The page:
But this morning, they were just the precursor to the tapping, the stare. I wept and wept for a few minutes, feeling like my tears themselves would melt his heart, that certainly now I would have some answer that eluded me moments before. After all, didn’t my own sons get results when they turned on the waterworks and asked for dessert?…another two minutes at video games?…to stay up five minutes longer before lights out? (And the truth is, to my shame, they too often do get results this way.)
I wanted a word…anything. A simple word.
And there, in the tapping, I didn’t get a word but rather a reminder. The writer of Psalm 88 acknowledges at the beginning that the Lord is the “God who saves” him.
The psalmist gave me the vine that was draped over the edge of the cliff I felt I was hanging from. There was no doubt in there being a cliff, or that I was hanging, or that if I let go, I would fall. But the vine was rooted in something I could trust. The vine would hold, whether I believed it would or not. So long as I held on to it, it would hold me up.
This God, who created the heavens and the earth and all that is in it…this God who was silent before me, by his own choosing, expressed his Being-ness to me. His certainty. His absolute reality.
This was the great “I AM” who held me up. Here was the greatest of all realities, who created all the realities I trusted implicitly around me – air, carpet, coffee and pajamas – and who was pointing to his presence as enough for me. And by no means was it a ponderous wave of knowledge that came over me. It was more like a stubborn fact.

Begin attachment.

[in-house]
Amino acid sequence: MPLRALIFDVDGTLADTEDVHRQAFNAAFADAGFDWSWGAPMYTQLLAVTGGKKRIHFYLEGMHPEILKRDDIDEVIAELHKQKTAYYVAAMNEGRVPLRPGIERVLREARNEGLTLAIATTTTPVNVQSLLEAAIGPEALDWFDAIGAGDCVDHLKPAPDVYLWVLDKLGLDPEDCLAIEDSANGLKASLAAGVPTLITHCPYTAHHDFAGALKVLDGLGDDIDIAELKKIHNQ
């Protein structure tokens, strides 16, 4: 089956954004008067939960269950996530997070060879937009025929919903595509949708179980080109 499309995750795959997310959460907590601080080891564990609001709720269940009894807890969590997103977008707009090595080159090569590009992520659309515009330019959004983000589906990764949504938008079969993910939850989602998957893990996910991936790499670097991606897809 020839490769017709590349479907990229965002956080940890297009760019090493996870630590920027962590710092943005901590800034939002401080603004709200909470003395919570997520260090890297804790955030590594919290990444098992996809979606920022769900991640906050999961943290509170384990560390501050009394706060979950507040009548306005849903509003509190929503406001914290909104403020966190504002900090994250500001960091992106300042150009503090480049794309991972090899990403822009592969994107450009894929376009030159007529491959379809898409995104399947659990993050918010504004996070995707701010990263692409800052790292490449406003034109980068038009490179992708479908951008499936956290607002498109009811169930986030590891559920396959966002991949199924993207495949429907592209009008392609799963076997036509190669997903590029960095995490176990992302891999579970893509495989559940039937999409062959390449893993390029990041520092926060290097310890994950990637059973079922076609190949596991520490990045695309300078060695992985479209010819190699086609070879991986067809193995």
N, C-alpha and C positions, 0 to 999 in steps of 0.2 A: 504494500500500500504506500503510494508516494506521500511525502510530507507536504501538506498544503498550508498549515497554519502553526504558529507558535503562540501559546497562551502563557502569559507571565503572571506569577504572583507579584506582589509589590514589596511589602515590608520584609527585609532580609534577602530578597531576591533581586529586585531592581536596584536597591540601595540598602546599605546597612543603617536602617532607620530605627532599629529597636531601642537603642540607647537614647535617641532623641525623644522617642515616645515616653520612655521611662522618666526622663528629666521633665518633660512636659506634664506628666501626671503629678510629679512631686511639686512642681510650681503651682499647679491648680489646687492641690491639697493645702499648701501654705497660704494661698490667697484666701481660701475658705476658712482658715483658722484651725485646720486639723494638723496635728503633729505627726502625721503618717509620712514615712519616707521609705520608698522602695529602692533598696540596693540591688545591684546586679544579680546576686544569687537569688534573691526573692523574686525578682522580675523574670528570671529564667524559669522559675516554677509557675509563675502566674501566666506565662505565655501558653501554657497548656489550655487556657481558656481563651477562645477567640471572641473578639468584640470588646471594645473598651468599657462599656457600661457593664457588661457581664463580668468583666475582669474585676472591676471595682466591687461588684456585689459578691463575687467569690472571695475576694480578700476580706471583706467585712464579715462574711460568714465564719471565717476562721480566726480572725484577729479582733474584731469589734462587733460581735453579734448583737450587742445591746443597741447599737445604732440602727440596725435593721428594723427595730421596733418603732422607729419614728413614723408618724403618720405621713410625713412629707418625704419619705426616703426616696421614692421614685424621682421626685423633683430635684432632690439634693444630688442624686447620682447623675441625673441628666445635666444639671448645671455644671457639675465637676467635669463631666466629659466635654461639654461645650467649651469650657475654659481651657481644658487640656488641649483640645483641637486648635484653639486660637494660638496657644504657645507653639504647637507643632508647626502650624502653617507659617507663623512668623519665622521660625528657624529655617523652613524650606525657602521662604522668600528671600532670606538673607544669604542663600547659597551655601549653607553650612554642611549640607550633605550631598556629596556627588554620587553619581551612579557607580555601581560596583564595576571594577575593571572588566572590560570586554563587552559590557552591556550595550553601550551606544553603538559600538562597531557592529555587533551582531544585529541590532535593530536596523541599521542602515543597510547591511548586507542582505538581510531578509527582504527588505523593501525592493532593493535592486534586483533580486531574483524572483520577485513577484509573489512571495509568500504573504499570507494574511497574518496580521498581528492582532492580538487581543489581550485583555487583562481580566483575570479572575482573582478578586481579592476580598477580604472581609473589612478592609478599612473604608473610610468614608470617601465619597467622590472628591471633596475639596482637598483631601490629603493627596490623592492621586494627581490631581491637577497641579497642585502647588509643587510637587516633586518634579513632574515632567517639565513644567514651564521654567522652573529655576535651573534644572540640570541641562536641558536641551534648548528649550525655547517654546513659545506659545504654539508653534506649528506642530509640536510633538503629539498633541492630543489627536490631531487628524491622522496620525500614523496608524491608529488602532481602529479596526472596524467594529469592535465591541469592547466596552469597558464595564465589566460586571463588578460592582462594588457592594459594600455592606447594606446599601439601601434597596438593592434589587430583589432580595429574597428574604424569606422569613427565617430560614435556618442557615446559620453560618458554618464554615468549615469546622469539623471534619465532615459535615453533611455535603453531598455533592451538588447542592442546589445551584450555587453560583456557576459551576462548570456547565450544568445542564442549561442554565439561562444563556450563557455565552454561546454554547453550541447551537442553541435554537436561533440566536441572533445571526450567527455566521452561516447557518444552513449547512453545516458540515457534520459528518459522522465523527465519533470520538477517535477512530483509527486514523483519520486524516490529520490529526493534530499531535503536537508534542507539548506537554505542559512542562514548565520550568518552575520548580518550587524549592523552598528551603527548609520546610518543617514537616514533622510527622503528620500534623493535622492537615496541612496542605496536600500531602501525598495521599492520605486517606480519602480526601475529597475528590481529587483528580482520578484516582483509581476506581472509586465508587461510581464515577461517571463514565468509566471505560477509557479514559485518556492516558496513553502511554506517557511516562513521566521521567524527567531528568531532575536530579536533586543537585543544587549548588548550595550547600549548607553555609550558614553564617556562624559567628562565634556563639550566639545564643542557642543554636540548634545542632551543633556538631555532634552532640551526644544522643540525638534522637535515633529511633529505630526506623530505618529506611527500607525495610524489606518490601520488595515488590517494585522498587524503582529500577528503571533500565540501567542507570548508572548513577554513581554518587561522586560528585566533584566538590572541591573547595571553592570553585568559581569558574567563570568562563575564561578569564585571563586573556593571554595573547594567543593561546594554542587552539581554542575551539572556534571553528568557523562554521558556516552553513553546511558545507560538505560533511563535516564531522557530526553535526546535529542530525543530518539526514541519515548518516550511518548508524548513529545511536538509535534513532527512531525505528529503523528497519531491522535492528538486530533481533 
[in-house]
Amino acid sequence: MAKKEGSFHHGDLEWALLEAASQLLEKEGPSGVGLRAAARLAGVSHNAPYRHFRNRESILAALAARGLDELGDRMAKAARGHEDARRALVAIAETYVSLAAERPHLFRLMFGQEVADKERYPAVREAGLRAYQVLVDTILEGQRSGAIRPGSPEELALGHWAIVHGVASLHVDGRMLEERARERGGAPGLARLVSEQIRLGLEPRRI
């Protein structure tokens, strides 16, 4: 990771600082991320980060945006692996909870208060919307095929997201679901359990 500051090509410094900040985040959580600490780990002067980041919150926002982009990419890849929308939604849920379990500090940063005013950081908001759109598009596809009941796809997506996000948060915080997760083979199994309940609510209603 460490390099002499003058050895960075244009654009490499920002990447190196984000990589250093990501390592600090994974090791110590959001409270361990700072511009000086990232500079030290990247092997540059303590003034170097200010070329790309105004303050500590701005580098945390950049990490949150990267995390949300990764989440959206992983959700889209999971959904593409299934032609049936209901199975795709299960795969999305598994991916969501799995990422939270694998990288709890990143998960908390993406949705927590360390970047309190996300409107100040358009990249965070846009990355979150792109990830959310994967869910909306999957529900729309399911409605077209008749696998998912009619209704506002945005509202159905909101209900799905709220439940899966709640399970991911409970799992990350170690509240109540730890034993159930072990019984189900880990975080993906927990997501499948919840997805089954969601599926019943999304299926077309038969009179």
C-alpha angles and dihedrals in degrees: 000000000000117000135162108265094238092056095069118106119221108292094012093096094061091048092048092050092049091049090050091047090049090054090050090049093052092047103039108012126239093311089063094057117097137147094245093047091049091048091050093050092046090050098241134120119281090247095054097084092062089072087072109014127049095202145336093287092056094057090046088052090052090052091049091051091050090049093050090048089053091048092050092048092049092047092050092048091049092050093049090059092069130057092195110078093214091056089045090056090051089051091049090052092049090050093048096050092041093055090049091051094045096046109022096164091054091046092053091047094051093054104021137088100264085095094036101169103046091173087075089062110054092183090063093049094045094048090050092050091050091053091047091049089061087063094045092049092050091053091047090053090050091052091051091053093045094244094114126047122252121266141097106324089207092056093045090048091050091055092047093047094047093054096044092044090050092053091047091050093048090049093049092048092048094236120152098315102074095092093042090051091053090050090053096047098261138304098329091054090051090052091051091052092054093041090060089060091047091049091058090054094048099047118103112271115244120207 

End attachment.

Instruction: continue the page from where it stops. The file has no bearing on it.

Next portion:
In that moment and the moments following, even to the moment now as I write, he did not give me a word but rather gave me himself to rely on. The faith he was calling me to have as I wiped useless tears from my cheeks was to believe in him as enough, his reality as true, his completeness and his goodness and his ultimate control, as sufficient to carry me through. No word about me or for me, no gentle breeze blowing in my ear with a reminder about some verse or doctrine, no vague sense of peace and well-being. Only a pointer to himself. A picture of One who is. One who is, regardless of my belief or doubt in his Is-ness.
There is much more to say about him – what he gave up because of his love for me and others – but that’s not what’s in question here. His love is not in question, his love is not on trial.
I was looking for an answer, a response, a sign, a signal, a knowing look, a comforting…feeling. What I received was: I AM.